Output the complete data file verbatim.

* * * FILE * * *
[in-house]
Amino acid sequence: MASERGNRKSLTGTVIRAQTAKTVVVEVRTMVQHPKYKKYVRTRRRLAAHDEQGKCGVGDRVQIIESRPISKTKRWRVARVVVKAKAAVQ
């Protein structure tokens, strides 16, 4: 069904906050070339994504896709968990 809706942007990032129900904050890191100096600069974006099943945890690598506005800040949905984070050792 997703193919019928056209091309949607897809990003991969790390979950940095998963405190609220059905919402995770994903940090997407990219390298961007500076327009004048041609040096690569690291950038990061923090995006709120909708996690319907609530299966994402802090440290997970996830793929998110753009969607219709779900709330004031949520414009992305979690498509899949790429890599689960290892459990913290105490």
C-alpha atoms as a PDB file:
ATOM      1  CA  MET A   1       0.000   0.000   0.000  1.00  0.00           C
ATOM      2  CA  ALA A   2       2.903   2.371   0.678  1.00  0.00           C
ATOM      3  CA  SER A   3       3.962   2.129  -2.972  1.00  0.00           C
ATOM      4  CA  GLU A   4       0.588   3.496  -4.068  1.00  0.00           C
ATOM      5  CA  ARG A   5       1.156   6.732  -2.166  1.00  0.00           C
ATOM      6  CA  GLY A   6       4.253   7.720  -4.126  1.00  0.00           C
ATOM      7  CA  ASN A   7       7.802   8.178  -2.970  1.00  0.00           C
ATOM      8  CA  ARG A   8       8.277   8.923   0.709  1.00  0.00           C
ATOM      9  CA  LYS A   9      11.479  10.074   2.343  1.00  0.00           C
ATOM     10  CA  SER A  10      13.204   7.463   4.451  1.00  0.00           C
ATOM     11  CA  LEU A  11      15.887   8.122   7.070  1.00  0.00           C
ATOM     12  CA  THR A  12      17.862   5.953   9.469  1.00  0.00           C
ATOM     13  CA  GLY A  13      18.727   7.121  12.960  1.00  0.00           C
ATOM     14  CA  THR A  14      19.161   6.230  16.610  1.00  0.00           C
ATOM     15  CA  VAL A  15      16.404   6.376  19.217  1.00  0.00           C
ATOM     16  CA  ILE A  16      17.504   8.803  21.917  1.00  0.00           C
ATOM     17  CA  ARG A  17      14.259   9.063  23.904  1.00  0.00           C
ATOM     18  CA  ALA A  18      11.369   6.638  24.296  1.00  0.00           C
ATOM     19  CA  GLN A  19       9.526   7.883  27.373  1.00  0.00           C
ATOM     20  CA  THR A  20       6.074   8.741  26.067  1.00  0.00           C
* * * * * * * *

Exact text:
[in-house]
Amino acid sequence: MASERGNRKSLTGTVIRAQTAKTVVVEVRTMVQHPKYKKYVRTRRRLAAHDEQGKCGVGDRVQIIESRPISKTKRWRVARVVVKAKAAVQ
């Protein structure tokens, strides 16, 4: 069904906050070339994504896709968990 809706942007990032129900904050890191100096600069974006099943945890690598506005800040949905984070050792 997703193919019928056209091309949607897809990003991969790390979950940095998963405190609220059905919402995770994903940090997407990219390298961007500076327009004048041609040096690569690291950038990061923090995006709120909708996690319907609530299966994402802090440290997970996830793929998110753009969607219709779900709330004031949520414009992305979690498509899949790429890599689960290892459990913290105490």
C-alpha atoms as a PDB file:
ATOM      1  CA  MET A   1       0.000   0.000   0.000  1.00  0.00           C
ATOM      2  CA  ALA A   2       2.903   2.371   0.678  1.00  0.00           C
ATOM      3  CA  SER A   3       3.962   2.129  -2.972  1.00  0.00           C
ATOM      4  CA  GLU A   4       0.588   3.496  -4.068  1.00  0.00           C
ATOM      5  CA  ARG A   5       1.156   6.732  -2.166  1.00  0.00           C
ATOM      6  CA  GLY A   6       4.253   7.720  -4.126  1.00  0.00           C
ATOM      7  CA  ASN A   7       7.802   8.178  -2.970  1.00  0.00           C
ATOM      8  CA  ARG A   8       8.277   8.923   0.709  1.00  0.00           C
ATOM      9  CA  LYS A   9      11.479  10.074   2.343  1.00  0.00           C
ATOM     10  CA  SER A  10      13.204   7.463   4.451  1.00  0.00           C
ATOM     11  CA  LEU A  11      15.887   8.122   7.070  1.00  0.00           C
ATOM     12  CA  THR A  12      17.862   5.953   9.469  1.00  0.00           C
ATOM     13  CA  GLY A  13      18.727   7.121  12.960  1.00  0.00           C
ATOM     14  CA  THR A  14      19.161   6.230  16.610  1.00  0.00           C
ATOM     15  CA  VAL A  15      16.404   6.376  19.217  1.00  0.00           C
ATOM     16  CA  ILE A  16      17.504   8.803  21.917  1.00  0.00           C
ATOM     17  CA  ARG A  17      14.259   9.063  23.904  1.00  0.00           C
ATOM     18  CA  ALA A  18      11.369   6.638  24.296  1.00  0.00           C
ATOM     19  CA  GLN A  19       9.526   7.883  27.373  1.00  0.00           C
ATOM     20  CA  THR A  20       6.074   8.741  26.067  1.00  0.00           C